Directly across the river is the living Pueblo of Sandia. Most of what is now called Bernalillo used to be Sandia land and was called “EI Guache” ( a Tiwa word). Sandia land went as far north as the Catholic Church.

The two by three block area known as the “Cocinitas” (little kitchens) was Sandia land in 1824 when a group of landless Spanish settlers petitioned the pueblo for the right to farm and live on that land. This was granted by the pueblo, and the legal claims were not settled until a hundred years later. This part of town was called “lower Bernalillo”.

“Upper Bernalillo” was formally established by Governor De Vargas in 1693 at “La Salida de Angostura” (the narrows) on the west side of the river on the flood plain at the mouth of the Jemez river. A church and plaza were built there. It was a military post called, “Bernal’s camp,” with eleven families, about 63 people. Because it was on the flood plain, it washed away in 1695. One of these families was the Gonzales-Bernal family from which, it is thought, the name Bernalillo came.

Prior to this formal settlement, Oñate had settled families on ranches all along the west side of the river from 1598 on. They were mostly scattered farms with no central organization. The Angostura area was one of two colonial centers; Santa Fe was the other.

All these Pueblos and villages were connected by networks of trails—trails for trade, trails for hunting, trails for war. The trading trails stretched down into Mexico and up into Colorado.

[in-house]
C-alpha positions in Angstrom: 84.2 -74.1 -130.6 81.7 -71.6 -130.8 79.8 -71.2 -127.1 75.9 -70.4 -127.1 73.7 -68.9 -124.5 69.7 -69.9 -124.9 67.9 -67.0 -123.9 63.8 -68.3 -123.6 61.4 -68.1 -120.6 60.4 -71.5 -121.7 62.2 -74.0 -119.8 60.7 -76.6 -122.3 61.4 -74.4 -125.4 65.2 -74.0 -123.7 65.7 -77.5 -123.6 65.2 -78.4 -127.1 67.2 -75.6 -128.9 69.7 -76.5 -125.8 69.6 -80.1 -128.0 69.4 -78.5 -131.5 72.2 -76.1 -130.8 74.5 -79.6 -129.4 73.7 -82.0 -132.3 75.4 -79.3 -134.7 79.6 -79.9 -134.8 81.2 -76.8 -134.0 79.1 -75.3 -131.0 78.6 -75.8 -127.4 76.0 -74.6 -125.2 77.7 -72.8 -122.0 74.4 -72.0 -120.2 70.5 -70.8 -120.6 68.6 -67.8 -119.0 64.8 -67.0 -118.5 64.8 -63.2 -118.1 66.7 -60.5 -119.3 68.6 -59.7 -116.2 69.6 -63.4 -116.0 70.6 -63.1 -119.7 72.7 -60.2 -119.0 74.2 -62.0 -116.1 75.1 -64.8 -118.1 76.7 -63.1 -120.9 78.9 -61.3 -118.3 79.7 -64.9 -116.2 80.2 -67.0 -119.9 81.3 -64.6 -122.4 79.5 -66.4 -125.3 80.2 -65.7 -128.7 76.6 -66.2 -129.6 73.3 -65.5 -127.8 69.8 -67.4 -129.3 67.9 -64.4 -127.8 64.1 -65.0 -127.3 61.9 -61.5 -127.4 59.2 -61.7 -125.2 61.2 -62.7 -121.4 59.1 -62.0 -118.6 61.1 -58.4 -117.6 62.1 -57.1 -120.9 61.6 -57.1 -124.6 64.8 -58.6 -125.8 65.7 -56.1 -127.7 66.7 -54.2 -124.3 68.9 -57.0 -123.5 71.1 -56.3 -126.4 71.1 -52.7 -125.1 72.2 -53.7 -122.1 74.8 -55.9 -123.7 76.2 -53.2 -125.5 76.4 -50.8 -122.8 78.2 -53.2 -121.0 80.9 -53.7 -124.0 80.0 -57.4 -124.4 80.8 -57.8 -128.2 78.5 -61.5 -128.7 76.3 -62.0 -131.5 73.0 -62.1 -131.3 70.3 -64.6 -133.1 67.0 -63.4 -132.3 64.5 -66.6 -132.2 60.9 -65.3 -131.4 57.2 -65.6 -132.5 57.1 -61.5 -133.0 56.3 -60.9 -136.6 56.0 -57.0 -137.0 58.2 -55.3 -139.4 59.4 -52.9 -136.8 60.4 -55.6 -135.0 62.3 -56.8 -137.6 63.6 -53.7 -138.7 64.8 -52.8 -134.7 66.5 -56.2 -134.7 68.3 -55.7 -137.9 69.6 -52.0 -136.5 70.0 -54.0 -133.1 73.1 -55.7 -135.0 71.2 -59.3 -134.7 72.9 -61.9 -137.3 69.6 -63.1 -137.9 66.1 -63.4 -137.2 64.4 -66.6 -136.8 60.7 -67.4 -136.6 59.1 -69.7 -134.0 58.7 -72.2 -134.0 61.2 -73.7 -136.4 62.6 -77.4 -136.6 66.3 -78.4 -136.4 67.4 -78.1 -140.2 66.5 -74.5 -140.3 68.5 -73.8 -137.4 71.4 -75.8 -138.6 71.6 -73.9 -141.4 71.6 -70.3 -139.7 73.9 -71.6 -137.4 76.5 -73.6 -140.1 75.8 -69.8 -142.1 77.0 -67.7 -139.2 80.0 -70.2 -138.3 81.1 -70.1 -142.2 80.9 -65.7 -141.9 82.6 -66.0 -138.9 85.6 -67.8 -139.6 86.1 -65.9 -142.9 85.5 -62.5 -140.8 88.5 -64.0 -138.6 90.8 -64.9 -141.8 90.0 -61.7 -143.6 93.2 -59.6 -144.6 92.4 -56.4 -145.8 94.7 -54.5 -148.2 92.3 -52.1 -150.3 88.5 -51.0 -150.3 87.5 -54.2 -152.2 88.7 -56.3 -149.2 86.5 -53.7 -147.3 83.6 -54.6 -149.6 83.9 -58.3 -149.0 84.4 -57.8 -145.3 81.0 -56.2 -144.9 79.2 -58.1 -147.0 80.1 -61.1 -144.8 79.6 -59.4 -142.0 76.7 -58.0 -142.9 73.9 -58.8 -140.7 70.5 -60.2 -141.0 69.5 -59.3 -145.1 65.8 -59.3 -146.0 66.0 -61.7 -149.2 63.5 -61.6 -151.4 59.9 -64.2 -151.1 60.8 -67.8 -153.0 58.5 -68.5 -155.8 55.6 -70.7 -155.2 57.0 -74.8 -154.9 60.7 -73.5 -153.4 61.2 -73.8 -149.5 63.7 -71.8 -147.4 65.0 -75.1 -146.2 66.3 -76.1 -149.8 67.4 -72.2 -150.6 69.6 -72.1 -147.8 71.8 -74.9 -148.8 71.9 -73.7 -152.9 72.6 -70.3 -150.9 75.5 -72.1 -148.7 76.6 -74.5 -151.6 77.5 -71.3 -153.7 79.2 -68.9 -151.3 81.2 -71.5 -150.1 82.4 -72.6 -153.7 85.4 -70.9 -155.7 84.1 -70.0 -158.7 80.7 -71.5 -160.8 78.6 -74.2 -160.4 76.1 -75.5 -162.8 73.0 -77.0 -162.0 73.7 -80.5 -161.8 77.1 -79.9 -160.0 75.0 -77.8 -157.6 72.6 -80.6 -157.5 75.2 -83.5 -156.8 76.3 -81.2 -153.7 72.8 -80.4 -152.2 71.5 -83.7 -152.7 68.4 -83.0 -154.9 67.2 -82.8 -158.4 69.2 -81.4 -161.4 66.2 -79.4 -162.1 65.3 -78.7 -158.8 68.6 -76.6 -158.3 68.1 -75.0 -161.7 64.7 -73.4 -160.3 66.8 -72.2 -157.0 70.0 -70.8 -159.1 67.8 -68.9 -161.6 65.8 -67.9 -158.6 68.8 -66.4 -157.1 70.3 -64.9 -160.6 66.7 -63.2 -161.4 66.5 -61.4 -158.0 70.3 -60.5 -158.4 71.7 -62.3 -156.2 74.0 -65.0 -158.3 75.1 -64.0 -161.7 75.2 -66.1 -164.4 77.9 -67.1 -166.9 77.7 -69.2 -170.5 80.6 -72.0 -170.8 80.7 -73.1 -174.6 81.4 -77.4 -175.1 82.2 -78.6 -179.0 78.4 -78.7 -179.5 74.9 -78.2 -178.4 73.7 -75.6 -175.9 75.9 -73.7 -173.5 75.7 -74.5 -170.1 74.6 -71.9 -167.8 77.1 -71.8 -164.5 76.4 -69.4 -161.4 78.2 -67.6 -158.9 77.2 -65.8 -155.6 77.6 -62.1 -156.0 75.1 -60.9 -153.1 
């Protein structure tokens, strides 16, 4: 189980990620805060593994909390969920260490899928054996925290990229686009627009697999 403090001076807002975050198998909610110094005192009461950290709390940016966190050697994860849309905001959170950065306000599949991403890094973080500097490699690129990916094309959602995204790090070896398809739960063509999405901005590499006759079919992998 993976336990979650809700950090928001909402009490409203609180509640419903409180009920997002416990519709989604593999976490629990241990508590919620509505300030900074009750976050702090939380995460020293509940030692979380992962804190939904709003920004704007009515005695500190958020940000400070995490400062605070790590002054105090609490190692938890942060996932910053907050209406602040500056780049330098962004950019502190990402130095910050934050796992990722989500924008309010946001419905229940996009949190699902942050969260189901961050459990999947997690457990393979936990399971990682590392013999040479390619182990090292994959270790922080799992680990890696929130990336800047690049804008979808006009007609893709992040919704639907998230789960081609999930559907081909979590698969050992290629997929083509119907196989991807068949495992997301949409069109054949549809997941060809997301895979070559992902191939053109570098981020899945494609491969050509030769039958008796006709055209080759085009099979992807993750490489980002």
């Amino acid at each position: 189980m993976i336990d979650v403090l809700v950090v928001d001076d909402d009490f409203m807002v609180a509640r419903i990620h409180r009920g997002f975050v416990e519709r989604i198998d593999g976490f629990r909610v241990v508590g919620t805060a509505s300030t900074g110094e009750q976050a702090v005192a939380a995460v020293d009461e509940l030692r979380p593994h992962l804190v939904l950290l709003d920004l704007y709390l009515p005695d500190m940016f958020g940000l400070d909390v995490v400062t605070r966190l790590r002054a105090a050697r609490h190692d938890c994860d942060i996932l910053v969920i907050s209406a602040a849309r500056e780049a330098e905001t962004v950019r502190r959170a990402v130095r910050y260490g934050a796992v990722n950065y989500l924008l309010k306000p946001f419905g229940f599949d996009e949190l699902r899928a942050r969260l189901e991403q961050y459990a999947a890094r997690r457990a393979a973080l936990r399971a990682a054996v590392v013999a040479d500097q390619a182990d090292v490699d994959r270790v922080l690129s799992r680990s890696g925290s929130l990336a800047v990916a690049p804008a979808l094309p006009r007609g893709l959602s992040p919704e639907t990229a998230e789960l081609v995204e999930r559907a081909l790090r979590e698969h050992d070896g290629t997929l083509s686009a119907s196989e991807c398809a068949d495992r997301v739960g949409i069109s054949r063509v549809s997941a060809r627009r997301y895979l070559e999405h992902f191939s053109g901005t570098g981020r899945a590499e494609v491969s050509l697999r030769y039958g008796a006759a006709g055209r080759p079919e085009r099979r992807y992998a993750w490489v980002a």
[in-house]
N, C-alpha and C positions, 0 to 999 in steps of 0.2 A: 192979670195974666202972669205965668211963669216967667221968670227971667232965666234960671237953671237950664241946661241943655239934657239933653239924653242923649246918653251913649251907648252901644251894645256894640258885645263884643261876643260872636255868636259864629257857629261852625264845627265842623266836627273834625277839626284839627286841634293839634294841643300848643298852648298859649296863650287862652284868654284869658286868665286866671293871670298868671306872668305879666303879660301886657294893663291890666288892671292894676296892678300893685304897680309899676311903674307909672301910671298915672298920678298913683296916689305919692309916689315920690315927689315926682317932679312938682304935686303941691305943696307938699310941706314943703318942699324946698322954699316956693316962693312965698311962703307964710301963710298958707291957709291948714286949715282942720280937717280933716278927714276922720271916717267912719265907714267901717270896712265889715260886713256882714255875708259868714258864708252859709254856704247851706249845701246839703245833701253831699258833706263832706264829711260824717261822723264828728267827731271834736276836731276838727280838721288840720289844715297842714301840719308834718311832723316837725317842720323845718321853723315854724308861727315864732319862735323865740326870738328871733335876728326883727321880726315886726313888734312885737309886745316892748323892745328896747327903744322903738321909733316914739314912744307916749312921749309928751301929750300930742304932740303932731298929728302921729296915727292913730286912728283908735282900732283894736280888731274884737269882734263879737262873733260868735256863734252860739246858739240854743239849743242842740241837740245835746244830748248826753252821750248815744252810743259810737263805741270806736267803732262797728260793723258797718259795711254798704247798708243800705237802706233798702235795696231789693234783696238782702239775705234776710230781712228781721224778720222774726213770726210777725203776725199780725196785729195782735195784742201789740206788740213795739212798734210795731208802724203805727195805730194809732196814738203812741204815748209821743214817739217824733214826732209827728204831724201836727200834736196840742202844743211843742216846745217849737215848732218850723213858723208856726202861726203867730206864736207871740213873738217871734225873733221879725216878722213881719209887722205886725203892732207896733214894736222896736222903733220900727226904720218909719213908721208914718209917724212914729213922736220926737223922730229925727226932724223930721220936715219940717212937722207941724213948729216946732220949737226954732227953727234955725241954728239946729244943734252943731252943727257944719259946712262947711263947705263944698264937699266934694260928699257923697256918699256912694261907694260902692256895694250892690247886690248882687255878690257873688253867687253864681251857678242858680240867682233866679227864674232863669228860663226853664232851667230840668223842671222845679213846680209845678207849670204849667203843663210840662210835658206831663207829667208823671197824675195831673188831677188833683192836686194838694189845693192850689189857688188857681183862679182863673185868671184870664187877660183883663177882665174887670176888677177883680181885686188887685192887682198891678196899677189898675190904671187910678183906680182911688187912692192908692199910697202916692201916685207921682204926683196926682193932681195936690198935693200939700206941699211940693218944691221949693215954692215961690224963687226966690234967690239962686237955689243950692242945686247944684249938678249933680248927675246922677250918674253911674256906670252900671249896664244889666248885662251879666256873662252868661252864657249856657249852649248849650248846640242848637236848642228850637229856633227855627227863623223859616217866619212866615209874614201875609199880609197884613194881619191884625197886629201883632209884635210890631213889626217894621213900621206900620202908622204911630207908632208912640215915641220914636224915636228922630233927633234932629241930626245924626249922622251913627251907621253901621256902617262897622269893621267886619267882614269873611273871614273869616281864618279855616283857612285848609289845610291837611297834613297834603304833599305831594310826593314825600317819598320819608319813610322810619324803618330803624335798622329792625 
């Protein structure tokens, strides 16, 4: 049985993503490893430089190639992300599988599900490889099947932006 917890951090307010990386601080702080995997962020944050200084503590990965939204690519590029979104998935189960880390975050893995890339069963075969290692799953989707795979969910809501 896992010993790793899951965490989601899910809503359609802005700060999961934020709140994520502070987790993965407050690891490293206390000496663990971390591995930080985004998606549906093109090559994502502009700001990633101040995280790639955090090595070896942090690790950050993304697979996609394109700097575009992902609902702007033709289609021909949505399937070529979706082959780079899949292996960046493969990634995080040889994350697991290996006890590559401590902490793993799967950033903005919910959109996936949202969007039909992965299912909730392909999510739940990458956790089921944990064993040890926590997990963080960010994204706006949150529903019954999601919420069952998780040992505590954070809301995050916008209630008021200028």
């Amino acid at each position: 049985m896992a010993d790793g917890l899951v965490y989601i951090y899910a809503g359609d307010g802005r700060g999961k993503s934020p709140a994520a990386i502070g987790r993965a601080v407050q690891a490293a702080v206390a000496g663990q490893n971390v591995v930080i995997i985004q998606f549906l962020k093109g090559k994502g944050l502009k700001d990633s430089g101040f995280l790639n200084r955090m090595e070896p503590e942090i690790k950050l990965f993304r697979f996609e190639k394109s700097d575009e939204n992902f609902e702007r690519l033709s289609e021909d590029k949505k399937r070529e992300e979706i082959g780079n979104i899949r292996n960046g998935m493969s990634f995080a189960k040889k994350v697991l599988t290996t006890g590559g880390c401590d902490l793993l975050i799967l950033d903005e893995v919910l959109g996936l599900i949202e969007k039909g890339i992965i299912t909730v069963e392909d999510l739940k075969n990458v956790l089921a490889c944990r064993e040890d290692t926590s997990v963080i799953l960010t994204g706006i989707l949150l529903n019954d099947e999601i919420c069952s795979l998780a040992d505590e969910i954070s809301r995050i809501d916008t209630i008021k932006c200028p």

The reason Angostura (Bernalillo) was so important was because of its safe river crossing in a river of quicksand. The arroyo of San Antonio de las Huertas, which came down the north end of the Sandias, deposited a spill of gravel across the river at Angostura, thus making it safe for livestock, wagons, and families to cross. This had been part of a trail used for hundreds of years for the pueblos to go to the eastern plains to trade corn for buffalo with the Commanche tribe there.

The next migration came just before the arrival of the Europeans with Coronado in 1540. This one was another group of Native Americans: the Athabascans (Apache and Navajo). These tribes were hunter-gatherers, not settled farmers like the Pueblos. They followed the game herds, and when the herds did not come, instead of starving, they raided the most dependable food source—the pueblos. Prior to the arrival of the Athabascans, the Pueblos had enjoyed a golden age of peace and were able to develop a highly sophisticated ceramic tradition and complex social and religious patterns.

This latest migration made life in the area a misery. Between river floods and those from mountain arroyos, raids and droughts, life was very difficult for all and the Pueblos feared for their very survival.

This article was reprinted with permission from El Crónicon, a publication of the Sandoval County Historical Society.

“Novel destinations” ends soon

—Judy Gajkowski

The Placitas Community Library’s Adult Summer Reading Program will end on August 13th, but there is still time to register and record those great summer reads. You can complete a registration form and get all the information at the circulation desk at the Library. August 13 is the LAST day to record any books you’ve read—no exceptions—so get busy with those lists.  Don’t forget to put one travel sticker on the old suitcase behind the circulation desk for every five books you’ve read.

Those readers already registered are doing great, some even filling out multiple log sheets for books they’ve finished. Readers—don’t forget to complete a short review form for each book and have the volunteer at the desk include it in our drawing. Every two weeks, we pick a name and award a prize. You could be a winner even if you haven’t read many books this summer.

Congratulations to our newest winners: Bev Ledbetter and Nancy Hawks!

Reading Program members—don’t forget the “End-of-the-Program Party” on Sunday, August 21 at 4:00 p.m. at the Library. We’ll have food and wine, sharing of favorite books, prizes, and surprises. It’s a great way to celebrate a great summer of reading.